We examine the long-run effects of urban land policy on housing investment/pricing and city development. Housing is introduced through a socially constant-returns household production technology with uncompensated positive neighborhood externalities. We prove the existence/uniqueness of and characterize the balanced growth spatial equilibrium. Both a control of the housing price at the urban fringe and a zoning policy that relaxes more-than-proportionately the floor area ratio in favor of locations toward the city center are growth-enhancing. The long-run rate of growth is unambiguously lower in a regime where zoning does not differentiate land-use intensity, compared to the conventional setup.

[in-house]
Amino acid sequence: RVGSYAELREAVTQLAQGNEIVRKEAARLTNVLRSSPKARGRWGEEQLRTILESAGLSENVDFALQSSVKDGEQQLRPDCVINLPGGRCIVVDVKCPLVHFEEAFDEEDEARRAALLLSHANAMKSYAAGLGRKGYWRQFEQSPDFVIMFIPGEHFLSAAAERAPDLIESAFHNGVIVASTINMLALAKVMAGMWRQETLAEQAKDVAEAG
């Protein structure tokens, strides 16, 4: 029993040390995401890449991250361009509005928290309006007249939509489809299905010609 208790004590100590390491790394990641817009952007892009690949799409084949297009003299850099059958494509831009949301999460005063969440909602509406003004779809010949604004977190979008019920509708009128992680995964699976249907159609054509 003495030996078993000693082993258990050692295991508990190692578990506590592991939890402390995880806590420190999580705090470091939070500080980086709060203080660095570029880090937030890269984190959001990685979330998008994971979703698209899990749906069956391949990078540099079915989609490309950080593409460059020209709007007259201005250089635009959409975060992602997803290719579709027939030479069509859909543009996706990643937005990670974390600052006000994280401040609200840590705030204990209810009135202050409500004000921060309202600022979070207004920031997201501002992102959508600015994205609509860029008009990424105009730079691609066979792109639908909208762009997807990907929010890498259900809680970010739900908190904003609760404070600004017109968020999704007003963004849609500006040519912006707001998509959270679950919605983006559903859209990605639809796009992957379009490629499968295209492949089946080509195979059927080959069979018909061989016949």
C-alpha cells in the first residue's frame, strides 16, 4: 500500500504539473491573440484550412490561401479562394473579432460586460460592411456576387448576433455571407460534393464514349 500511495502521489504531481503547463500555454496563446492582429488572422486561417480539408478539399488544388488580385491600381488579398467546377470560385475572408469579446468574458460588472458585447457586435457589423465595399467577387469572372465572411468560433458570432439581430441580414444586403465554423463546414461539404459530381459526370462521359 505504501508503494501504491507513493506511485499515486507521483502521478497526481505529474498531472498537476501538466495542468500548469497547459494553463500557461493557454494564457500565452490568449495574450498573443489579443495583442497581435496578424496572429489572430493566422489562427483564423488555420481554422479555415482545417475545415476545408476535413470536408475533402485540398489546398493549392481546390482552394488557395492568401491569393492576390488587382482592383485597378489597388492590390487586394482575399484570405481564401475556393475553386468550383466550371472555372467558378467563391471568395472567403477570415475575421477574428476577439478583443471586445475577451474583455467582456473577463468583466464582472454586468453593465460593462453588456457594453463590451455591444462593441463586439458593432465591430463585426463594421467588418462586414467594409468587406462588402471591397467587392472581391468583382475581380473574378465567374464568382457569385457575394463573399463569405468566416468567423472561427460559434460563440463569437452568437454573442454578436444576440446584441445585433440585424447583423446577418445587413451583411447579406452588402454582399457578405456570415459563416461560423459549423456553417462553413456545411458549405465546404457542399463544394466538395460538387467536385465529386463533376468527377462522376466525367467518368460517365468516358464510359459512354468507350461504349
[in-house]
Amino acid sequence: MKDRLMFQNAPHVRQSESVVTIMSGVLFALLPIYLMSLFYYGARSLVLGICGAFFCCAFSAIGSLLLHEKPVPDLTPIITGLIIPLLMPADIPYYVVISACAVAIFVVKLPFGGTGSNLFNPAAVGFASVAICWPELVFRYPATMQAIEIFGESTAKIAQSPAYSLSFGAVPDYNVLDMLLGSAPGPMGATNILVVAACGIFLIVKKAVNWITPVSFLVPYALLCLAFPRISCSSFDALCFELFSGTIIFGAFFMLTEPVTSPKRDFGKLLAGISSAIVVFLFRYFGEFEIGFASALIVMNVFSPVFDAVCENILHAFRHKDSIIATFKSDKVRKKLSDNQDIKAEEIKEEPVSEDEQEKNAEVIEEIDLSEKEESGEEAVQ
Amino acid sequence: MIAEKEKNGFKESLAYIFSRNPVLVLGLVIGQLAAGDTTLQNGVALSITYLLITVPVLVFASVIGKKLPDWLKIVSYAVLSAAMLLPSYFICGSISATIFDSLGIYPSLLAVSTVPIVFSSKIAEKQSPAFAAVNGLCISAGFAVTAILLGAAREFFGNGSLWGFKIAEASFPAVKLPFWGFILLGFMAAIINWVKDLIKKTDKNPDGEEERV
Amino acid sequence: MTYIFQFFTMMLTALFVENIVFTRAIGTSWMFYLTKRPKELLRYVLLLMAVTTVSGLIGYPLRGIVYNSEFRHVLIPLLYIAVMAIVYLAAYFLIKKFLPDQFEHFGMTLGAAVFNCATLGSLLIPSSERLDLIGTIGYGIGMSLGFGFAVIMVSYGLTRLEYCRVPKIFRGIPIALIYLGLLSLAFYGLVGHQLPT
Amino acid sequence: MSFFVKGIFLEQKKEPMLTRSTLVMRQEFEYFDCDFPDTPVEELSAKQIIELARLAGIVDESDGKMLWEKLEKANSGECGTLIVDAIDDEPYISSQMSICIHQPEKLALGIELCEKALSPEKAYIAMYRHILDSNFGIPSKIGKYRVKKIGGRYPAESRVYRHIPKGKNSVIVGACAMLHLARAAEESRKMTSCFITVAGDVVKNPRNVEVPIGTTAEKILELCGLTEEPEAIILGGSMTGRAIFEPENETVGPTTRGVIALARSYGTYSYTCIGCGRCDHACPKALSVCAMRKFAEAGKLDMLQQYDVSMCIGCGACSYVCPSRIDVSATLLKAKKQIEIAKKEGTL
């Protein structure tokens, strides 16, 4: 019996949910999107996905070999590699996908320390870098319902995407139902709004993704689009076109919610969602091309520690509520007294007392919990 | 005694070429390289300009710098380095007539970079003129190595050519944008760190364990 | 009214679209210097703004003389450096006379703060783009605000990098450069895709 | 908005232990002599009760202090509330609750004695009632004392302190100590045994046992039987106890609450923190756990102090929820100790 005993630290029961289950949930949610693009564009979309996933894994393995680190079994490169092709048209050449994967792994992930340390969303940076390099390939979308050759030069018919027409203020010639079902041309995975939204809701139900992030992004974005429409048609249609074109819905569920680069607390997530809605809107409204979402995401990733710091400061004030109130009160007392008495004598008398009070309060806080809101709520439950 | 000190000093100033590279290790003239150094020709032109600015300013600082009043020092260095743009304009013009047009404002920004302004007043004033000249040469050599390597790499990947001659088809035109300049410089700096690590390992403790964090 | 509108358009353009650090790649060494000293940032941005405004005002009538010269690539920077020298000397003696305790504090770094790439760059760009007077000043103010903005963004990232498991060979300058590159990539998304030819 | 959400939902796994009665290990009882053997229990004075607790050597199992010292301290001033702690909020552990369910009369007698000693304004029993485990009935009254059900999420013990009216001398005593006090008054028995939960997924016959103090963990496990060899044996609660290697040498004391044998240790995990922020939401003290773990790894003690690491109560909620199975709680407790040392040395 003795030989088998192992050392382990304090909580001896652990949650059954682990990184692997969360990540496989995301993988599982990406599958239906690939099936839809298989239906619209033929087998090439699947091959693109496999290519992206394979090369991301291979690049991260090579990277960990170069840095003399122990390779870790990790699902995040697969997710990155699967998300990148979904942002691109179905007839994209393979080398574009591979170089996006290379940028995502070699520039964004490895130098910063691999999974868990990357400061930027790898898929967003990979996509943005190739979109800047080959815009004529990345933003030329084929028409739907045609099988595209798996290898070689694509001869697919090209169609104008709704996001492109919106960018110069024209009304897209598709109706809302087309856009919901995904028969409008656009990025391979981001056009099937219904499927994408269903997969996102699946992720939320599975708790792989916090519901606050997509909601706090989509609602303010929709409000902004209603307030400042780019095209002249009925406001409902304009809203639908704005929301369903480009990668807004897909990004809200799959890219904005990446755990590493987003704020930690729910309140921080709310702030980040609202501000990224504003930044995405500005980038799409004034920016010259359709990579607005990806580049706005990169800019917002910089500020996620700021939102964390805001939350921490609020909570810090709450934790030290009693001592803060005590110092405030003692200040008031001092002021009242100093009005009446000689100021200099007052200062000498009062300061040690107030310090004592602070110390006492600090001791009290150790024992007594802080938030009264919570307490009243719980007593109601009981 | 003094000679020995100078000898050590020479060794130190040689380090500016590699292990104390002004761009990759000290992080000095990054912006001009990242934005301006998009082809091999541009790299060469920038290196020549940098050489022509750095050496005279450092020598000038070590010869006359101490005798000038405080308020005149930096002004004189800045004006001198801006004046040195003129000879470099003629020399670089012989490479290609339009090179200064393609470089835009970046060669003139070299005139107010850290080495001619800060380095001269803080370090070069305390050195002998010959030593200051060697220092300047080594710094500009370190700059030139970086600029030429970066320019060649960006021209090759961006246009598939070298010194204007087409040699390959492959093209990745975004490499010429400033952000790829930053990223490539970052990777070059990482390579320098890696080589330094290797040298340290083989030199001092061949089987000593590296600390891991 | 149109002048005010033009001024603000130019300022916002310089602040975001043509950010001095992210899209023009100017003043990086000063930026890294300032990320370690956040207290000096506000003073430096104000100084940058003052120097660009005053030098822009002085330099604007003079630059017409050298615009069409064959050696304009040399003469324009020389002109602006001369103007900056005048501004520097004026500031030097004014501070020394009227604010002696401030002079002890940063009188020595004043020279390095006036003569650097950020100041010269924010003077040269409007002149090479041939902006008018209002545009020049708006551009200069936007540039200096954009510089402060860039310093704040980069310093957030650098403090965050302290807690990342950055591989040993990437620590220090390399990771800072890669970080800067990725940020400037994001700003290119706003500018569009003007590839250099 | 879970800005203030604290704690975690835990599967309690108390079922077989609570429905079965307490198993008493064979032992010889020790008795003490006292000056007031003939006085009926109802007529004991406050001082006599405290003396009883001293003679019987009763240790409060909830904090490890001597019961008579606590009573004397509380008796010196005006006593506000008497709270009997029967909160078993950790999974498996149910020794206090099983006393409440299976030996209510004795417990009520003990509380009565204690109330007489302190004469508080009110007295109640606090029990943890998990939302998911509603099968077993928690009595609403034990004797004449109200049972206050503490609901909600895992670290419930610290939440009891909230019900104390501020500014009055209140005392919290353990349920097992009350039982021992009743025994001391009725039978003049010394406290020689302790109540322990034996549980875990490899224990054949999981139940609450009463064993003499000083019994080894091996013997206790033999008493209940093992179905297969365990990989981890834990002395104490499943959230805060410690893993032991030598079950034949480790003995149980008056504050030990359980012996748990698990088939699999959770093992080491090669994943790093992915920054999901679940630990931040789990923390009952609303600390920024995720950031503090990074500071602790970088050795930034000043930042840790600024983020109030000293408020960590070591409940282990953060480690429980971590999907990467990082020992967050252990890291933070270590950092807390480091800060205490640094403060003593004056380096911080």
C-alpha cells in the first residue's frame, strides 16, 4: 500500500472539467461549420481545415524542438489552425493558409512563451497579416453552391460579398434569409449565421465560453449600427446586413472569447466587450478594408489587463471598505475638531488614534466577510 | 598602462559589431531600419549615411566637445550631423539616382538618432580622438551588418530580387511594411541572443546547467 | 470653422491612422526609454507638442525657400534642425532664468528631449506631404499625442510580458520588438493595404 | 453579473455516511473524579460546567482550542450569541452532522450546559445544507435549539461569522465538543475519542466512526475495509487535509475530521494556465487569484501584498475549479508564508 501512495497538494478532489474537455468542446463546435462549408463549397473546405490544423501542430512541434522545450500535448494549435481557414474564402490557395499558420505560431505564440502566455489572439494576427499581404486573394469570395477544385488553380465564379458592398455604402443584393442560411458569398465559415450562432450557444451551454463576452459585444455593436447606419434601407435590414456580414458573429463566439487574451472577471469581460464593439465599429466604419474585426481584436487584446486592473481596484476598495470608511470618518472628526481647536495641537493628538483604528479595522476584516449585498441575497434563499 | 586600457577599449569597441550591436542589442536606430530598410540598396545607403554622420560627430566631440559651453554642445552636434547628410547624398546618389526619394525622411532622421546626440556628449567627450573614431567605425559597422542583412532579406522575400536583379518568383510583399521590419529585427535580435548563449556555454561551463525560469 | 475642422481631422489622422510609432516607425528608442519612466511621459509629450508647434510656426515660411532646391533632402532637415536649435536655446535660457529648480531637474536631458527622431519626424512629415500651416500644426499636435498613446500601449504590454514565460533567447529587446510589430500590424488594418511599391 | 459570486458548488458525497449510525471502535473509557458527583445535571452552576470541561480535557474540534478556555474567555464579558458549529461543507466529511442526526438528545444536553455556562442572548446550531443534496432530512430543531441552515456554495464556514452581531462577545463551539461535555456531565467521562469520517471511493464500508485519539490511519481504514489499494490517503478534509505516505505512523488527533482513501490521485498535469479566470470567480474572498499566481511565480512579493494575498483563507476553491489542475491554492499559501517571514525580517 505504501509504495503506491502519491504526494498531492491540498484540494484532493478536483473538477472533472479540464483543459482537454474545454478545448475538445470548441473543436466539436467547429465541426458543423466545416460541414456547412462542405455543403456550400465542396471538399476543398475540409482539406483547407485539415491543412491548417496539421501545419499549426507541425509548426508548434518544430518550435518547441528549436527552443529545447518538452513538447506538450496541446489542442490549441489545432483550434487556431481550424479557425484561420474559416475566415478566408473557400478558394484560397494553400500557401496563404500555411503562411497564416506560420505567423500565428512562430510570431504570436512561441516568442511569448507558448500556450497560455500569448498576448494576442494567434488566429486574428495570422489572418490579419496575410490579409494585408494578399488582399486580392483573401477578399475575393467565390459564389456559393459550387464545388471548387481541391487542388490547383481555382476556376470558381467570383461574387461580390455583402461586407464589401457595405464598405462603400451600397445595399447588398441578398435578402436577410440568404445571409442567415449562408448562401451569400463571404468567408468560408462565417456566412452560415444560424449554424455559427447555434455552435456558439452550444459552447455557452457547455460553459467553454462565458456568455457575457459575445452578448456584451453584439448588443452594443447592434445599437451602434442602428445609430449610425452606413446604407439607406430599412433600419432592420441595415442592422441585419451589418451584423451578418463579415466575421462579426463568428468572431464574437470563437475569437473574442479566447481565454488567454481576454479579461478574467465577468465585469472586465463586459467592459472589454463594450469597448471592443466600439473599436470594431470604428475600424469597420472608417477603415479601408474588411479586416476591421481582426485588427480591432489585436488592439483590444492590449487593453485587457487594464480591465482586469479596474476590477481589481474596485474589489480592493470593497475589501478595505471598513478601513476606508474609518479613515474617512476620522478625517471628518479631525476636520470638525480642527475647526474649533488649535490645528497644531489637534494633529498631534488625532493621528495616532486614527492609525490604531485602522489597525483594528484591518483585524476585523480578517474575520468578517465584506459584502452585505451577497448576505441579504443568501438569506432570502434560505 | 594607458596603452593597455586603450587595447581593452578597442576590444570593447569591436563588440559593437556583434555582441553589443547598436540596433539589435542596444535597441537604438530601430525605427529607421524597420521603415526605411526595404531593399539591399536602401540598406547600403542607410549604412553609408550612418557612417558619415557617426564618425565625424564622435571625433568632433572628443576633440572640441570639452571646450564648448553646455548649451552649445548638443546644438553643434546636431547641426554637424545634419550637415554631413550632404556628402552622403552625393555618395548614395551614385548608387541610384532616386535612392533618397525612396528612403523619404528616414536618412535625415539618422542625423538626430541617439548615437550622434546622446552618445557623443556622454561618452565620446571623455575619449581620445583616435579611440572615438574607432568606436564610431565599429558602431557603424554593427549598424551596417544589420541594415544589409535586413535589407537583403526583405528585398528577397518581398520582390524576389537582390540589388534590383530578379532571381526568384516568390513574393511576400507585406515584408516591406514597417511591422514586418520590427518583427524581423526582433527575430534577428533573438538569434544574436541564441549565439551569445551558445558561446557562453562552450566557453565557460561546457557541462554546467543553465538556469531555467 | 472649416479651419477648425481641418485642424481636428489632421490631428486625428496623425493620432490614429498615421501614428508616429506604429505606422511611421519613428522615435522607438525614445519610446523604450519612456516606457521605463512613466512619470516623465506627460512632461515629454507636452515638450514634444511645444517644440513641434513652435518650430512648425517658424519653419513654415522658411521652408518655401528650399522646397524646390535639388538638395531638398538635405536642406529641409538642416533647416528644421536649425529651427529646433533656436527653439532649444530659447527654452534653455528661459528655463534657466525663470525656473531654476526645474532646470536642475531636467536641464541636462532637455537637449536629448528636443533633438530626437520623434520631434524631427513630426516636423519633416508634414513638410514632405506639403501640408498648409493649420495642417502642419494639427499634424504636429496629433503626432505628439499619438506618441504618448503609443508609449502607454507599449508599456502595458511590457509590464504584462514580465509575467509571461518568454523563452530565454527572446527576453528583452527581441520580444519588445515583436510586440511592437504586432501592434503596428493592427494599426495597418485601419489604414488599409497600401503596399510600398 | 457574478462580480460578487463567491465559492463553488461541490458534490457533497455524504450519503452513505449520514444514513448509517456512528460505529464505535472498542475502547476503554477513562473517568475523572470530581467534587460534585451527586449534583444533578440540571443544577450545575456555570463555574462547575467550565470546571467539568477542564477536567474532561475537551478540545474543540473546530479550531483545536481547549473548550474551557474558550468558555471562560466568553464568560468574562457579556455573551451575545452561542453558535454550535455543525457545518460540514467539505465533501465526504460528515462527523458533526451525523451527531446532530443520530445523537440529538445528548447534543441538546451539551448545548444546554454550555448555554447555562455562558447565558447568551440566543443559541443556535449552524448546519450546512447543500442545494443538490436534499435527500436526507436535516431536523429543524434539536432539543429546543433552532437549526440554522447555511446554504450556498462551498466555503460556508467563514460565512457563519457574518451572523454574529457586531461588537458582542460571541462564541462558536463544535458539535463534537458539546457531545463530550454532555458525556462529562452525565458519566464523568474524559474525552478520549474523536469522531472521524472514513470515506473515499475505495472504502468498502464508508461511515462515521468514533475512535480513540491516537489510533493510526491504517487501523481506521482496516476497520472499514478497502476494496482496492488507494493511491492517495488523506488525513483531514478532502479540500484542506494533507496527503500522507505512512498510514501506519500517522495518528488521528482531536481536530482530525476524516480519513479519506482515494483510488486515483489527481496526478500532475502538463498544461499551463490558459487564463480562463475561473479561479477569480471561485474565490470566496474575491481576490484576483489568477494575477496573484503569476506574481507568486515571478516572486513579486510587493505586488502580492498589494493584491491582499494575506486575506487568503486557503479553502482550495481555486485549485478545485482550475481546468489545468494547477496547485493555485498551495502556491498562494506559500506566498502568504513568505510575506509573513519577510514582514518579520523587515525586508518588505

Regional Science and Urban Economics 34(3), pp.241-261